Ahead of a visit to Pinewood today, Prime Minister David Cameron has made comments that have set off a firestorm of controversy. He’s said the film industry should support “commercially successful pictures”. His comments come ahead of next Monday’s publication of Lord Smith’s review into the government’s film policy, which was commissioned to find out how the industry could offer better support to UK filmmaking.
Cameron added, “we should aim even higher, building on the incredible success of recent years”, while acknowledging the British film industry had made “a £4bn contribution to the UK economy and an incalculable contribution to our culture”.
It’s now expected that Lord Smith’s report will suggest the same thing, which is likely to result in the targeting of National Lottery funds to potential blockbusters and away from the indie sector. In recent years many smaller films have used development funds from the lottery to help get them underway, and this is likely to be jeopardised if the government forces the funds in a more mainstream direction (it should be noted though, that the biggest lottery fund recipients have always been potentially commercial projects).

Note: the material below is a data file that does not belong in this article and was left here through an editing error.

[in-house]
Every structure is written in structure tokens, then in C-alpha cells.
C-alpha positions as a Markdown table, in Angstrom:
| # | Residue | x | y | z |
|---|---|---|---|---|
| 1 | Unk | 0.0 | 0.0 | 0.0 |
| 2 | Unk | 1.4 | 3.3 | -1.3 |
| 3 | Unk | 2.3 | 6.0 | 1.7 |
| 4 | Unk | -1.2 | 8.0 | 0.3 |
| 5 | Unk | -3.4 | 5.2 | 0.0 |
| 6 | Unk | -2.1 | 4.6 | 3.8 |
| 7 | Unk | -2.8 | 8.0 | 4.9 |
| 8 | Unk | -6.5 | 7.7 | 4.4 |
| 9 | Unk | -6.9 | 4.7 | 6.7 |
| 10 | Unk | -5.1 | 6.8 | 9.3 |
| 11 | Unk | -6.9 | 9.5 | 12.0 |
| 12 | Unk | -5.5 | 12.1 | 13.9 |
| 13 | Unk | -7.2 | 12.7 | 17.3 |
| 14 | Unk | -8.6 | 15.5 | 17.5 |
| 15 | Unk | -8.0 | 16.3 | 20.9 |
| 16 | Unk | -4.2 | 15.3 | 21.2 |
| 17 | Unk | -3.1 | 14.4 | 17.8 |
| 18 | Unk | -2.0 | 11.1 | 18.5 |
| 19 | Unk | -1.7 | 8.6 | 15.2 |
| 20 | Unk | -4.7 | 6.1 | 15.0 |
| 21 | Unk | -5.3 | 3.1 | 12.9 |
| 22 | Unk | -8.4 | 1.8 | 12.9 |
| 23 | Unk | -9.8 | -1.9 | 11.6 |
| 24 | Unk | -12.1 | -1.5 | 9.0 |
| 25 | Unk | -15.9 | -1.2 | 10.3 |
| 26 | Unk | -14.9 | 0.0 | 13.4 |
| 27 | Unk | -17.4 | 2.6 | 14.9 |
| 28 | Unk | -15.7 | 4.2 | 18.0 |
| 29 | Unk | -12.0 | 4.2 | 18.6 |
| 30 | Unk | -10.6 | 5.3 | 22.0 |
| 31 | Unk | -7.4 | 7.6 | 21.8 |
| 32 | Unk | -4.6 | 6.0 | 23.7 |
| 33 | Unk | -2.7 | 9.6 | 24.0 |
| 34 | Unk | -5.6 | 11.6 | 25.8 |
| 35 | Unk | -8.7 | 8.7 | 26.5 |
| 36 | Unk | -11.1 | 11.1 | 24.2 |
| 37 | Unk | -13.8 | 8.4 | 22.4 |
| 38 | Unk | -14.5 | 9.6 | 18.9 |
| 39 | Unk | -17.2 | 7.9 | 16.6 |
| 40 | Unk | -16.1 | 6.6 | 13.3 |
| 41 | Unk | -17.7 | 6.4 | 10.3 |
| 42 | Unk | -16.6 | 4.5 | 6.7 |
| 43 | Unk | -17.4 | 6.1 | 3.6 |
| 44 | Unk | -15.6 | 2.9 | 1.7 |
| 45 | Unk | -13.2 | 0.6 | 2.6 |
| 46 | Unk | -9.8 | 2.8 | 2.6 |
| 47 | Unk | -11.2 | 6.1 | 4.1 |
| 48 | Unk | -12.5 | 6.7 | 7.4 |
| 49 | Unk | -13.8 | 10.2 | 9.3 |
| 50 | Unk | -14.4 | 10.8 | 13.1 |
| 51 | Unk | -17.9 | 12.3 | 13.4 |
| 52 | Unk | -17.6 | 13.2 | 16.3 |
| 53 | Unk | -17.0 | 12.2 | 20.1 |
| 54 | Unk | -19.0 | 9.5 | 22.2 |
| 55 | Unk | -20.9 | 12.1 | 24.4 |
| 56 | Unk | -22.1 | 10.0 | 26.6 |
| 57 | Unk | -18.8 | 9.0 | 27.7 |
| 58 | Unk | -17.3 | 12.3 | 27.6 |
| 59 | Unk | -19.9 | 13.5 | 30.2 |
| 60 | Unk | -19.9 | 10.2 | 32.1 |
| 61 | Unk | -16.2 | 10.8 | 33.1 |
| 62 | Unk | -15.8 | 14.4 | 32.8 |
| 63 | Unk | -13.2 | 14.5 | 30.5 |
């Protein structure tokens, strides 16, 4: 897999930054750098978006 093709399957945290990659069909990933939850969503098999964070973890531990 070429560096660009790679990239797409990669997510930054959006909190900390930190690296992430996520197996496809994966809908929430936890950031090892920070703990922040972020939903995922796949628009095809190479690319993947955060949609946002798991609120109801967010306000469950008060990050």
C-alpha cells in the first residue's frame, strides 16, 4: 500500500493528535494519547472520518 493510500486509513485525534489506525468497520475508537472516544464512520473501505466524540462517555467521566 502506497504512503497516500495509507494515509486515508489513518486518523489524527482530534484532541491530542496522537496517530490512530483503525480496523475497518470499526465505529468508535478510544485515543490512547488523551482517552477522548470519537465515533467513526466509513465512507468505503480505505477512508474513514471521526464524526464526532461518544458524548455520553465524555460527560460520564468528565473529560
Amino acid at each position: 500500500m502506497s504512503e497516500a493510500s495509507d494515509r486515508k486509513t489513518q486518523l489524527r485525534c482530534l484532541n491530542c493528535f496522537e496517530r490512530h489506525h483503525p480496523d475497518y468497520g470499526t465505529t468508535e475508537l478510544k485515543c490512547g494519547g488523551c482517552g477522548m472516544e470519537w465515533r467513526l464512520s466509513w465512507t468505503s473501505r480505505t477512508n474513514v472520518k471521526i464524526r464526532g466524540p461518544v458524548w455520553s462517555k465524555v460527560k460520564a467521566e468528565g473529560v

Cameron’s comments have already sparked much comment, not least for the cart before the horse silliness of calling for funding for “commercially successful pictures”. As Ken Loach pointed out on BBC Breakfast this morning, “If everyone knew what would be successful before it was made, there would be no problem. What you need to do is fund a lot of different, varied projects and then you’ll get a really vibrant industry.” After all, The King’s Speech didn’t look like a guaranteed success when it was in development (it was turned down by nearly all the major studios) and only got made thanks to lottery funds and the support of indie distributor Momentum. Now of course it’s a boxx office juggernaut.
It’s also been said many times before that in the UK, it’s not the obviously commercial projects that have trouble getting funding, it’s the smaller, more unusual movies, which often need a bit of a kickstart in terms of grants and support. What’s also true is that rather than worrying so much about what gets made, more attention could be paid to ensuring movies find their audience, such as support for independent cinema and getting British films in cinemas.
Calling for “commercially successful pictures” sounds sensible on the surface, but in practice its shortsighted and muddle-headed and the sort of area governments are best staying clear of. Hopefully things will become clearer once Lord Smith’s report it released on Monday, but the indie film sector is likely to be very wary of what the government has planned.
General movie news courtesy of Movie Muser